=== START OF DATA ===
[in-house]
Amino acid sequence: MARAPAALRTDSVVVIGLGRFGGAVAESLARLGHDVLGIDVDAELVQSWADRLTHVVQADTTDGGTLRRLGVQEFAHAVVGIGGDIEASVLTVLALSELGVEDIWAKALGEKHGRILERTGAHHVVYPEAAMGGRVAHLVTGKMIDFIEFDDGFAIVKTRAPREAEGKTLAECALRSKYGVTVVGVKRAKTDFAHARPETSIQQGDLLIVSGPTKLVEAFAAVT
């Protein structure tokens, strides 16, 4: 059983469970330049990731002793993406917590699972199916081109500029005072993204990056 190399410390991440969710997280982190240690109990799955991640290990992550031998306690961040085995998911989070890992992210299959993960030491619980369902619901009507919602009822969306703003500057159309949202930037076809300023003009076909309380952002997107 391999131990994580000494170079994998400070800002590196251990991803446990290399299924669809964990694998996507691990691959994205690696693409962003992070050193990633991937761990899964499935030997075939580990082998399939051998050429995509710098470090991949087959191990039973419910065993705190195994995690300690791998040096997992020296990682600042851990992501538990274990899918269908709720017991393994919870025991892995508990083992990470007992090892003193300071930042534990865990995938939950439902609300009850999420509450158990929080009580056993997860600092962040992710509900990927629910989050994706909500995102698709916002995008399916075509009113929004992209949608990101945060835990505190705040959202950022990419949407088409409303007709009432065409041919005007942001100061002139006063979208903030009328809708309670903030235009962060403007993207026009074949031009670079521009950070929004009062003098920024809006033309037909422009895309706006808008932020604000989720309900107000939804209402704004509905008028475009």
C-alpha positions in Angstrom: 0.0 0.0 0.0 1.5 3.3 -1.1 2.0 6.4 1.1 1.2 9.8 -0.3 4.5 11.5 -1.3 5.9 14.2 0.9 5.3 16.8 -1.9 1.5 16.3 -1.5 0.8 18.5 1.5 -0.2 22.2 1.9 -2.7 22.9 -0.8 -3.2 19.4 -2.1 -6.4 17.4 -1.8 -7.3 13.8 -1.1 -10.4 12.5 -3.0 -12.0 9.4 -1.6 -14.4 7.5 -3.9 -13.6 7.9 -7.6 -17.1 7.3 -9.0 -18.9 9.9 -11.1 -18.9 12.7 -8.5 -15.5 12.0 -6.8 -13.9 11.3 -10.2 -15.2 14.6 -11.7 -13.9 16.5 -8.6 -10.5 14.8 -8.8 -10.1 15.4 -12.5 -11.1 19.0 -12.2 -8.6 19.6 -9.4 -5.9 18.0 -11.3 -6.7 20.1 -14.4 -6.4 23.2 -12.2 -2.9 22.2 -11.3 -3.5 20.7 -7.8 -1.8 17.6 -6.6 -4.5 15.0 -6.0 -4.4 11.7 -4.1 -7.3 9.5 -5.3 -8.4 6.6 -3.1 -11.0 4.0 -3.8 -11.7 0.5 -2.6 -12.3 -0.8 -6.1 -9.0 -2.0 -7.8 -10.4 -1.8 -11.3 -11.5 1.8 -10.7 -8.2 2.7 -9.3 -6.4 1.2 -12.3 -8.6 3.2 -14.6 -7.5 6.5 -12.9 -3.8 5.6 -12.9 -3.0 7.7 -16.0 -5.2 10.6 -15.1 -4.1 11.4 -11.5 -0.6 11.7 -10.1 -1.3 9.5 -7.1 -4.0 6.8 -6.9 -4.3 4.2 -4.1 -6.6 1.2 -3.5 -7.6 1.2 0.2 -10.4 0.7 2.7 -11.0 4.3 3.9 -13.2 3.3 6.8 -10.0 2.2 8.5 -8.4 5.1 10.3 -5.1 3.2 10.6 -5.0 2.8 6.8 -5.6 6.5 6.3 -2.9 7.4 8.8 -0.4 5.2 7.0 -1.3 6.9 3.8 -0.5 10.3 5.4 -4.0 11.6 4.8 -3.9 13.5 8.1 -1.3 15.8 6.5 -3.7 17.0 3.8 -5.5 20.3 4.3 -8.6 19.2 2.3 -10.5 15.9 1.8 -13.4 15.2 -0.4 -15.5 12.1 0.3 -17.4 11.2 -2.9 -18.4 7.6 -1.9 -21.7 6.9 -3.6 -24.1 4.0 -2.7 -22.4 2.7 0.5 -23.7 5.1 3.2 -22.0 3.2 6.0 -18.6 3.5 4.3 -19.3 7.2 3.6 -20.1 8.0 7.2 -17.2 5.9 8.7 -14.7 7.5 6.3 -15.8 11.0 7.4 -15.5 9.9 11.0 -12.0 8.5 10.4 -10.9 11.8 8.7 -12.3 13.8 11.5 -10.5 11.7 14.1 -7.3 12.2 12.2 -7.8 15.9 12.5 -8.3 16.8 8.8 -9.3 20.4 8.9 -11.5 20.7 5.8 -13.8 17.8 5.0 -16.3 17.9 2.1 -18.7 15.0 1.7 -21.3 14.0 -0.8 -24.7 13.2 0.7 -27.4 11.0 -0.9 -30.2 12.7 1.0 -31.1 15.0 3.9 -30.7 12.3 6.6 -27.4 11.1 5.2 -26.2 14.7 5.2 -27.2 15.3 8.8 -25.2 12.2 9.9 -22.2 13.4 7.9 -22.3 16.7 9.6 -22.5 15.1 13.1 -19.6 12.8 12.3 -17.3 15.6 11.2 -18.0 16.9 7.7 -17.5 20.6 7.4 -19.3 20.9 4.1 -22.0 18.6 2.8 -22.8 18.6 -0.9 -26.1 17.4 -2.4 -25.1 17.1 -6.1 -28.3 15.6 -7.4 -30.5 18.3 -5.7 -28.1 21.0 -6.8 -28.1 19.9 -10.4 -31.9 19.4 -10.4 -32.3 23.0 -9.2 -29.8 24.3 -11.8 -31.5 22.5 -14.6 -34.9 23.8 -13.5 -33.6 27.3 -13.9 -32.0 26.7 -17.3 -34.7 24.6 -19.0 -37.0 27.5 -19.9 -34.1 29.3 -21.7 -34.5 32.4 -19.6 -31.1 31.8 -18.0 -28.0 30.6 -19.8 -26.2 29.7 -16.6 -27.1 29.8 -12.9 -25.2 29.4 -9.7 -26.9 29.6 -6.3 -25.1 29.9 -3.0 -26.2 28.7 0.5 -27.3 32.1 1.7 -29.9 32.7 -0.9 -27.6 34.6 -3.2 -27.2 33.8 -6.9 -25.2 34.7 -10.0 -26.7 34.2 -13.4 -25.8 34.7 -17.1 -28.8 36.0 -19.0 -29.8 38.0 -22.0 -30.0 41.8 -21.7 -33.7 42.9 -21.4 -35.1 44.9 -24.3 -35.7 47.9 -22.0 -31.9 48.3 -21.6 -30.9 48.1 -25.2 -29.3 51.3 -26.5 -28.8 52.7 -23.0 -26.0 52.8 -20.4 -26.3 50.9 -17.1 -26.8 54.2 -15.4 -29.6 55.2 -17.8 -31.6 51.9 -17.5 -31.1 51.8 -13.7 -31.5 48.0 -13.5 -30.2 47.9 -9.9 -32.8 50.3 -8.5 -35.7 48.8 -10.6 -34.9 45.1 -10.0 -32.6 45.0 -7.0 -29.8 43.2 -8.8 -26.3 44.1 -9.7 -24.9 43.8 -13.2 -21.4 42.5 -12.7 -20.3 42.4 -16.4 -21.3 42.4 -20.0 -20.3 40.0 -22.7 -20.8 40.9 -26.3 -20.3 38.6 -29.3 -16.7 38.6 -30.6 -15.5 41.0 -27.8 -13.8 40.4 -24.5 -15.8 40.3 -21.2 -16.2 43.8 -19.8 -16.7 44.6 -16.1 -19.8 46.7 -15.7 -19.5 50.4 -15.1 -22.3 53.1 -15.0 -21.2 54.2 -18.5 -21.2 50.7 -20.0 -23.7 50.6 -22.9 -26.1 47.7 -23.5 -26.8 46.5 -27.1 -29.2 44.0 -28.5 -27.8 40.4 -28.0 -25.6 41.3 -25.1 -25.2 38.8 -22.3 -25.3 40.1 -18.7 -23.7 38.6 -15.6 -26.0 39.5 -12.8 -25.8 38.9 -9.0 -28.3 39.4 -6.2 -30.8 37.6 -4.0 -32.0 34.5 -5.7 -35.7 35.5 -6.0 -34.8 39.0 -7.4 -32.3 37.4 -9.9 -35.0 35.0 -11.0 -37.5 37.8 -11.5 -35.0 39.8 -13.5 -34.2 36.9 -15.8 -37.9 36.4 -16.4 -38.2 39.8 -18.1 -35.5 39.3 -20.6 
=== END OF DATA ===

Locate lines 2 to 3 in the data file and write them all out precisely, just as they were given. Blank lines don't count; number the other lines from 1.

Amino acid sequence: MARAPAALRTDSVVVIGLGRFGGAVAESLARLGHDVLGIDVDAELVQSWADRLTHVVQADTTDGGTLRRLGVQEFAHAVVGIGGDIEASVLTVLALSELGVEDIWAKALGEKHGRILERTGAHHVVYPEAAMGGRVAHLVTGKMIDFIEFDDGFAIVKTRAPREAEGKTLAECALRSKYGVTVVGVKRAKTDFAHARPETSIQQGDLLIVSGPTKLVEAFAAVT
């Protein structure tokens, strides 16, 4: 059983469970330049990731002793993406917590699972199916081109500029005072993204990056 190399410390991440969710997280982190240690109990799955991640290990992550031998306690961040085995998911989070890992992210299959993960030491619980369902619901009507919602009822969306703003500057159309949202930037076809300023003009076909309380952002997107 391999131990994580000494170079994998400070800002590196251990991803446990290399299924669809964990694998996507691990691959994205690696693409962003992070050193990633991937761990899964499935030997075939580990082998399939051998050429995509710098470090991949087959191990039973419910065993705190195994995690300690791998040096997992020296990682600042851990992501538990274990899918269908709720017991393994919870025991892995508990083992990470007992090892003193300071930042534990865990995938939950439902609300009850999420509450158990929080009580056993997860600092962040992710509900990927629910989050994706909500995102698709916002995008399916075509009113929004992209949608990101945060835990505190705040959202950022990419949407088409409303007709009432065409041919005007942001100061002139006063979208903030009328809708309670903030235009962060403007993207026009074949031009670079521009950070929004009062003098920024809006033309037909422009895309706006808008932020604000989720309900107000939804209402704004509905008028475009």